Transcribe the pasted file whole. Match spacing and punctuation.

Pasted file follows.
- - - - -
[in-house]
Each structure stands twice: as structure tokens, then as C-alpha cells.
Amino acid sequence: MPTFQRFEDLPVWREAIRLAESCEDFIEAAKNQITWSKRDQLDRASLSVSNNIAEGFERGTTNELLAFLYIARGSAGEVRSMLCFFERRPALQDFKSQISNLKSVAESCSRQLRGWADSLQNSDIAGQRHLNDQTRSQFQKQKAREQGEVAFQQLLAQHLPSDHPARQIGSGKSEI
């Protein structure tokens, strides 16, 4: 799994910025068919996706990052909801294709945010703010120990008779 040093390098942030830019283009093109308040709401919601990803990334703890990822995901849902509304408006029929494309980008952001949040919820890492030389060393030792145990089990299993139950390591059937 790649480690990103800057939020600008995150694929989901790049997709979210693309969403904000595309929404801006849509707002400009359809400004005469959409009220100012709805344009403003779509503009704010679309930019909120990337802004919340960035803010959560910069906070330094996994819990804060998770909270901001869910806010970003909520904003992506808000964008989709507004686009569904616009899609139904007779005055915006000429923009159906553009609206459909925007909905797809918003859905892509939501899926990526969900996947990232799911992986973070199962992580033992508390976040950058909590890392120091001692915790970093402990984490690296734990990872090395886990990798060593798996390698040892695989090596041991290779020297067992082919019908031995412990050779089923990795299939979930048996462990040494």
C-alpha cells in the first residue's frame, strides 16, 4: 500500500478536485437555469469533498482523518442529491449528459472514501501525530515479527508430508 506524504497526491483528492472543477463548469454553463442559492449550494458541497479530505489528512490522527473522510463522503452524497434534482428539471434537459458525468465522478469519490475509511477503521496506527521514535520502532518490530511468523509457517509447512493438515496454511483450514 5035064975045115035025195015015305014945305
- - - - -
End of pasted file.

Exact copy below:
[in-house]
Each structure stands twice: as structure tokens, then as C-alpha cells.
Amino acid sequence: MPTFQRFEDLPVWREAIRLAESCEDFIEAAKNQITWSKRDQLDRASLSVSNNIAEGFERGTTNELLAFLYIARGSAGEVRSMLCFFERRPALQDFKSQISNLKSVAESCSRQLRGWADSLQNSDIAGQRHLNDQTRSQFQKQKAREQGEVAFQQLLAQHLPSDHPARQIGSGKSEI
């Protein structure tokens, strides 16, 4: 799994910025068919996706990052909801294709945010703010120990008779 040093390098942030830019283009093109308040709401919601990803990334703890990822995901849902509304408006029929494309980008952001949040919820890492030389060393030792145990089990299993139950390591059937 790649480690990103800057939020600008995150694929989901790049997709979210693309969403904000595309929404801006849509707002400009359809400004005469959409009220100012709805344009403003779509503009704010679309930019909120990337802004919340960035803010959560910069906070330094996994819990804060998770909270901001869910806010970003909520904003992506808000964008989709507004686009569904616009899609139904007779005055915006000429923009159906553009609206459909925007909905797809918003859905892509939501899926990526969900996947990232799911992986973070199962992580033992508390976040950058909590890392120091001692915790970093402990984490690296734990990872090395886990990798060593798996390698040892695989090596041991290779020297067992082919019908031995412990050779089923990795299939979930048996462990040494």
C-alpha cells in the first residue's frame, strides 16, 4: 500500500478536485437555469469533498482523518442529491449528459472514501501525530515479527508430508 506524504497526491483528492472543477463548469454553463442559492449550494458541497479530505489528512490522527473522510463522503452524497434534482428539471434537459458525468465522478469519490475509511477503521496506527521514535520502532518490530511468523509457517509447512493438515496454511483450514 5035064975045115035025195015015305014945305